A group of Australian university students recently “cracked” the “encryption” used by public transport tickets in New South Wales (NSW), Australia. The public transport ticket format’s security relied on people not knowing the format of data on the ticket’s magnetic stripe and not having access to equipment to create tickets. In other words, it relied on “security through obscurity“.
Security through obscurity is not a new concept. In 1883, Auguste Kerckhoff theorised that the only truly secure parts about a system (computerized or otherwise) were the hidden or secret parts. This became known as Kerckhoff’s principle. Over half a century later, Claude Shannon rephrased it as assume “the enemy knows the system”, called Shannon’s Maxim. These are as true now in computer security, particularly cryptography and encryption, as they were then.
Ultimately, poor computer security for the public transport ticket system is not the programmers’ or engineers’ fault. The customer and management decided the security provided was sufficient. It is similar to the Year 2000 issue. The programmers knew that two digit years were not going to work after the century changed but why should the manager responsible spend resources to fix it when he or she is unlikely to be around in the year 2000 to take credit for the work?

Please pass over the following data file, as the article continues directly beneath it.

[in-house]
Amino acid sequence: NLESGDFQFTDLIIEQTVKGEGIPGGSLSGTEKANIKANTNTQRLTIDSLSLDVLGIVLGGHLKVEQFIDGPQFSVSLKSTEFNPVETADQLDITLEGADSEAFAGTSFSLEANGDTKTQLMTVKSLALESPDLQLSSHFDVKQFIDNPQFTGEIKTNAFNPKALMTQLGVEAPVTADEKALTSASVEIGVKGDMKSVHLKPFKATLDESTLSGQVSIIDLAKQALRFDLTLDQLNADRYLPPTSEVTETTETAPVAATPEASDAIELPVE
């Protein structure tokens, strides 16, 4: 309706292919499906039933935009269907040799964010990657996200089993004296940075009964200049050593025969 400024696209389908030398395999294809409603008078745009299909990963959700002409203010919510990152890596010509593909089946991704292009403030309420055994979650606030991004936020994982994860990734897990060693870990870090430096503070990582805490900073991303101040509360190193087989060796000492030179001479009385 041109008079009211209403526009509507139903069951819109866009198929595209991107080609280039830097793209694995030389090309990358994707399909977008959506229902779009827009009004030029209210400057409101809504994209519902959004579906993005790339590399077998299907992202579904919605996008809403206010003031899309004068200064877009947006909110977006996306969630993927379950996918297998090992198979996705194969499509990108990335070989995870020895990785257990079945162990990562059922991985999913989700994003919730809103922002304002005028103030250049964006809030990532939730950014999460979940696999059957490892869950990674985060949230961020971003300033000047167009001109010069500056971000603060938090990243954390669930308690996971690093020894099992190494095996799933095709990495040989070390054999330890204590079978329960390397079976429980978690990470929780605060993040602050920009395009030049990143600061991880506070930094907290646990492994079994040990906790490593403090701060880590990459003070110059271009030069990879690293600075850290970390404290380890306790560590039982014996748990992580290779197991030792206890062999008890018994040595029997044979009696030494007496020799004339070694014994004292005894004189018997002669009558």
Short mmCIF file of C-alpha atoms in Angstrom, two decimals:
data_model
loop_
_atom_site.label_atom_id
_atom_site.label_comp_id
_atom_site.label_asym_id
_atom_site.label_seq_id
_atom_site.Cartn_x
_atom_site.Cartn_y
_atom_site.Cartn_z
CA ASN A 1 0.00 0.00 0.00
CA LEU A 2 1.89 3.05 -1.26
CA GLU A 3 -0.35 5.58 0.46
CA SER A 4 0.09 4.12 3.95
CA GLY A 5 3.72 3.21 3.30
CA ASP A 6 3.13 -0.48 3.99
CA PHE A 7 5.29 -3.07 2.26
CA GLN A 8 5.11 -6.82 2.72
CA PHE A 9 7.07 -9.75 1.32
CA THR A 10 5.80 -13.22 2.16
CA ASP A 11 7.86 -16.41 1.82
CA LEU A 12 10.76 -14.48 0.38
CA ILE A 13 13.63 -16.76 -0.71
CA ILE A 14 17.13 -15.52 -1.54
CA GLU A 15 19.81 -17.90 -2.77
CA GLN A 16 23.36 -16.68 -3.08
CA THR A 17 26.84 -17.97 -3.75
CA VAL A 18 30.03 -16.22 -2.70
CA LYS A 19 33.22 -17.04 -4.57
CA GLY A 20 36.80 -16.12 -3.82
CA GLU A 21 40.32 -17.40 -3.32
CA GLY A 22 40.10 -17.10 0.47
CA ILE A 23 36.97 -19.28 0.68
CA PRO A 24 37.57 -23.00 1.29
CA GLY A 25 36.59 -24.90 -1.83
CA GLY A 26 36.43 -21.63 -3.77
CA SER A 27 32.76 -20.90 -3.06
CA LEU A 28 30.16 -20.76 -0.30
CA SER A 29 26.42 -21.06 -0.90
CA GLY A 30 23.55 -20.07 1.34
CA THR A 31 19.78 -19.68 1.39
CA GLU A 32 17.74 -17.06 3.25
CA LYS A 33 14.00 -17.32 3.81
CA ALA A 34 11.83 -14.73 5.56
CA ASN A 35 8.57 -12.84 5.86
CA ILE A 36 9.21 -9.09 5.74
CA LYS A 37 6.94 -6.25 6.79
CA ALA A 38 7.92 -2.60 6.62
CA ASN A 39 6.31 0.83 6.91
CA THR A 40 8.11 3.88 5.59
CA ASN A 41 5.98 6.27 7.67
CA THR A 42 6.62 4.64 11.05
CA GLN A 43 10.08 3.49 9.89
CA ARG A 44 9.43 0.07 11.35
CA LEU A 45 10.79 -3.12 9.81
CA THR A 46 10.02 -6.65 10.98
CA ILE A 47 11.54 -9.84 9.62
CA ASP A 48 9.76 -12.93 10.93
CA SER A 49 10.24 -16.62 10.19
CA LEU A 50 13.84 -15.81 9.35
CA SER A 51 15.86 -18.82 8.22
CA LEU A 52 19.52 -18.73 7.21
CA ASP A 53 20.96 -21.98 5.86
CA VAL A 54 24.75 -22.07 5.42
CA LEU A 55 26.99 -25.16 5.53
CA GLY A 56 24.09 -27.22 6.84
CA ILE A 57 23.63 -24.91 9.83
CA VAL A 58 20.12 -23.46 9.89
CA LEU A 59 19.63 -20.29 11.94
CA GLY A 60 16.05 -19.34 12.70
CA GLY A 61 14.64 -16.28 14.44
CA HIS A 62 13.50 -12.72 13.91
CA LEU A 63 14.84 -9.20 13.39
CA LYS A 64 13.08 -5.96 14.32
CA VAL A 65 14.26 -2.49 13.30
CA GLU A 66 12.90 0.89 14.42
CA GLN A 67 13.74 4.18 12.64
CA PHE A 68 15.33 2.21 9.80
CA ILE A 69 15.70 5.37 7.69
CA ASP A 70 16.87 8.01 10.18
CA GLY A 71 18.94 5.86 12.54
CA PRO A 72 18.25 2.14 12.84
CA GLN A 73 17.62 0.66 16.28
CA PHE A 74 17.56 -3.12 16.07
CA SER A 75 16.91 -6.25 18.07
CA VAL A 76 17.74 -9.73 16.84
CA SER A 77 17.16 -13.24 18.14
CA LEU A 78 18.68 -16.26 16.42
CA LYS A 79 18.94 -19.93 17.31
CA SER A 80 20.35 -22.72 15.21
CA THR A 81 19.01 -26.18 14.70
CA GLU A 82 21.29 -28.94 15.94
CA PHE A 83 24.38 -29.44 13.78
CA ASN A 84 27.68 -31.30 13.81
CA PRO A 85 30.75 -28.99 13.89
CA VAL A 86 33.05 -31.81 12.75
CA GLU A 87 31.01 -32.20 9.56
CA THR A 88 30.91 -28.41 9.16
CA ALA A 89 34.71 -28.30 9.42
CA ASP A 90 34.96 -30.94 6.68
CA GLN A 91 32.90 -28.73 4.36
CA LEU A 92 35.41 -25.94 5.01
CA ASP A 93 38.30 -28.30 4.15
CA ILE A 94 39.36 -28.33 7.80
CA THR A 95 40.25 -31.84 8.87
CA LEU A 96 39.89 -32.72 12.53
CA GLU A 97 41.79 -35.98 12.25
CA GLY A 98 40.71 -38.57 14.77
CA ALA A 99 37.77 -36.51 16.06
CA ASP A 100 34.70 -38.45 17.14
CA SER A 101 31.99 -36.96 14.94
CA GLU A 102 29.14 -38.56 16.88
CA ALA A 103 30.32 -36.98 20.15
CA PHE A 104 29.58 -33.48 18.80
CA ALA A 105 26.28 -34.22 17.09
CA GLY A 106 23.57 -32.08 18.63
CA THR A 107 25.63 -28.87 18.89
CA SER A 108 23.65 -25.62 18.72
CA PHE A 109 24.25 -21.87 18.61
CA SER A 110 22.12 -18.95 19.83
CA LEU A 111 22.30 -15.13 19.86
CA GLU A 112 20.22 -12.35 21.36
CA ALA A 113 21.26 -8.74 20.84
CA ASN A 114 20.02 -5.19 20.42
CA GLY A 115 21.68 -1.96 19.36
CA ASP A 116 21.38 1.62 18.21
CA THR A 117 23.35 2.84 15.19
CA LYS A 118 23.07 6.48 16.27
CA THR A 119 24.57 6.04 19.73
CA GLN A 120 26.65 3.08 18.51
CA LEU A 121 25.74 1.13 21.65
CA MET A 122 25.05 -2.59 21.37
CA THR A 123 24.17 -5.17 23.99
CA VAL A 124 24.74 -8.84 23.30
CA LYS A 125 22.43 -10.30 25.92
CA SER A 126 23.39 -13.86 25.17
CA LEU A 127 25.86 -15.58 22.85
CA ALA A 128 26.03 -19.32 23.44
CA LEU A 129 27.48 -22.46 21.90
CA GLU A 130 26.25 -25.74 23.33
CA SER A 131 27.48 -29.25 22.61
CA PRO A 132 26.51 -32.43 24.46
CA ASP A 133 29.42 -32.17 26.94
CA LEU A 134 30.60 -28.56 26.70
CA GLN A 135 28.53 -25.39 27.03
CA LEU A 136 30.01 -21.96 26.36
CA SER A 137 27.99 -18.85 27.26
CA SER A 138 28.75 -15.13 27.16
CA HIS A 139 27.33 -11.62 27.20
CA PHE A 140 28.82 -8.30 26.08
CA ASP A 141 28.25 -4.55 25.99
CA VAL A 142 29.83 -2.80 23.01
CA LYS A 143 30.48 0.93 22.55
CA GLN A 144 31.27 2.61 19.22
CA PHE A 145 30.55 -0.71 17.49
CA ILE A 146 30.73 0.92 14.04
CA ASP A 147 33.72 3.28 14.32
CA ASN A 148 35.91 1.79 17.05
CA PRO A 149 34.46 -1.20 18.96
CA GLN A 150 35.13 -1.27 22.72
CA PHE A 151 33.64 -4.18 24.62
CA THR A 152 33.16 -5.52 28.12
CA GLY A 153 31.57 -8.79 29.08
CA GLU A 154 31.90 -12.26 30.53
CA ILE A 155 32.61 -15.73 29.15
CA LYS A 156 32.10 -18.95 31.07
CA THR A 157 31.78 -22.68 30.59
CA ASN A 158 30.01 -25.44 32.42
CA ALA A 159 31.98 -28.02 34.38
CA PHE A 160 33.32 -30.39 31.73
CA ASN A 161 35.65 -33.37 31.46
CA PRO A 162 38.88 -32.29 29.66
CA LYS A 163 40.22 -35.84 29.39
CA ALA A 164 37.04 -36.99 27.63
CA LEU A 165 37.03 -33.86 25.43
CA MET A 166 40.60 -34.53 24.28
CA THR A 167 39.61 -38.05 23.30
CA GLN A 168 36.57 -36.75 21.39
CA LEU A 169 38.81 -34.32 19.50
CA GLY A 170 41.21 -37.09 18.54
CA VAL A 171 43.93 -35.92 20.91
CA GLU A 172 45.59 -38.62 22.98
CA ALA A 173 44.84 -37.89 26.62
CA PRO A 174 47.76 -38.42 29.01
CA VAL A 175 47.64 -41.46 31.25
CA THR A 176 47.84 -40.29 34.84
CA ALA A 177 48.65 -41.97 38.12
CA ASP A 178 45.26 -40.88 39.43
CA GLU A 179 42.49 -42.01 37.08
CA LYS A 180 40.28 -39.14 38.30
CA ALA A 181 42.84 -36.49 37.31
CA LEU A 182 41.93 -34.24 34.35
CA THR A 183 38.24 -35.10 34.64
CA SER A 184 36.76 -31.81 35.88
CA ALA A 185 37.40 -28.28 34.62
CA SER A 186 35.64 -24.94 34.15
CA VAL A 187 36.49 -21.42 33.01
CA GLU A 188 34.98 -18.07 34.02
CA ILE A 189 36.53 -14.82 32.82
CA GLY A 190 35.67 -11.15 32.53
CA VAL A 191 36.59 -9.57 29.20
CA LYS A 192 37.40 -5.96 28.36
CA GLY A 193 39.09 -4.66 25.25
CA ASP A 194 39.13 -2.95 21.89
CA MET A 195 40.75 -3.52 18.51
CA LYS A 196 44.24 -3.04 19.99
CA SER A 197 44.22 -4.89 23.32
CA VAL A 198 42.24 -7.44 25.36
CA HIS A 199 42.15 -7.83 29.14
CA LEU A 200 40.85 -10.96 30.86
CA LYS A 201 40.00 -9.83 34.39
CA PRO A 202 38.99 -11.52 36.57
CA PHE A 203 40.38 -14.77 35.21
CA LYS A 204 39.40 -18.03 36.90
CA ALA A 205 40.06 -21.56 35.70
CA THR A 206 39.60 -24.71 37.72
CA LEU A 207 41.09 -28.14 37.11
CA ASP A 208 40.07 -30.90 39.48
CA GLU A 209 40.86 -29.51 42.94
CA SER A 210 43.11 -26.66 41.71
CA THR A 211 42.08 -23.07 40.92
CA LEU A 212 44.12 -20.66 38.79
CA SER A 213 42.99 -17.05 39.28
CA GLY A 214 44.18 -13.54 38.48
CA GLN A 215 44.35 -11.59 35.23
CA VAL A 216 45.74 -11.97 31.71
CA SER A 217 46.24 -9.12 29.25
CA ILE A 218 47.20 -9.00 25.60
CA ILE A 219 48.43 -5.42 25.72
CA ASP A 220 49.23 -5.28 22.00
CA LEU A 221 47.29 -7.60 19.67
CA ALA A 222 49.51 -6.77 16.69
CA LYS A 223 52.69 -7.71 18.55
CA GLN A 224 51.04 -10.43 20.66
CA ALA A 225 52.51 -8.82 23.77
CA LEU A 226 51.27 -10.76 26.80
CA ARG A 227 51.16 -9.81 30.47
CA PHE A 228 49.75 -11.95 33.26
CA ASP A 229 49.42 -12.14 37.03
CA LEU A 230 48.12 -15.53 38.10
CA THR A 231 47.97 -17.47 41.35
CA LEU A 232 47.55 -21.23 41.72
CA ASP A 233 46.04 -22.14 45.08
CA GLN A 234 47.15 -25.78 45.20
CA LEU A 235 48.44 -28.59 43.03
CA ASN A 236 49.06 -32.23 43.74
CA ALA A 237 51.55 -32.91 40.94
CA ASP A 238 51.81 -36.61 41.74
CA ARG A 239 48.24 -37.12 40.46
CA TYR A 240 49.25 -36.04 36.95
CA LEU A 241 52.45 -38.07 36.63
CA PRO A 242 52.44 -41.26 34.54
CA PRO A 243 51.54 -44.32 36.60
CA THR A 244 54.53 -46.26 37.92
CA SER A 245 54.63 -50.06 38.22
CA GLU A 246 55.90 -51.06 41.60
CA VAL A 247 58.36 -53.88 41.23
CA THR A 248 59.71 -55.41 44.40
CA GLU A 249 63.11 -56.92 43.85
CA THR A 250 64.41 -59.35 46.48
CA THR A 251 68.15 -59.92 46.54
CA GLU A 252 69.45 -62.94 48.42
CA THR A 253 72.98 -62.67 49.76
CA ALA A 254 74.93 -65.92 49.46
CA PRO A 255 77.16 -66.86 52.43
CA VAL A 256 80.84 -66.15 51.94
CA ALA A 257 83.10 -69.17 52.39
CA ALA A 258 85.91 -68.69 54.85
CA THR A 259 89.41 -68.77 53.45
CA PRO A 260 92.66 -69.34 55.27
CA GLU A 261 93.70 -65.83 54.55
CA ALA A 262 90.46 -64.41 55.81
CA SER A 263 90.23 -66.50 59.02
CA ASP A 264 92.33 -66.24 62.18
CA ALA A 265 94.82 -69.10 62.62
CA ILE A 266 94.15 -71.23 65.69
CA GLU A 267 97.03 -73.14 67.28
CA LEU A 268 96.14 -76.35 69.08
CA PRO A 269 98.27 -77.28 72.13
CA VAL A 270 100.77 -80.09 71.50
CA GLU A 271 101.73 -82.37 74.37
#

When people initially approach computer security, they start at cryptography and software security. If we build more secure encryption systems; if we fix every buffer overflow and every injection attack; if every object has the appropriate authentication, access control, auditing and so on, the “bad guys” will be helpless.
A lot of progress has been made in improving computer security. Organizations like OWASP and SAFECode provide software security guidance for software developers. Many vendors provide frameworks, such as Microsoft’s Security Development Lifecycle, and software patching is a regular occurrence. The US government has FIPS 140-2, a standard for hardware or software that performs cryptography, and Common Criteria is an attempt by multiple governments to provide a framework for software security assurance. A plethora of software security tools are also available with interesting and technical sounding names like “static analysis tools” and “fuzzers”.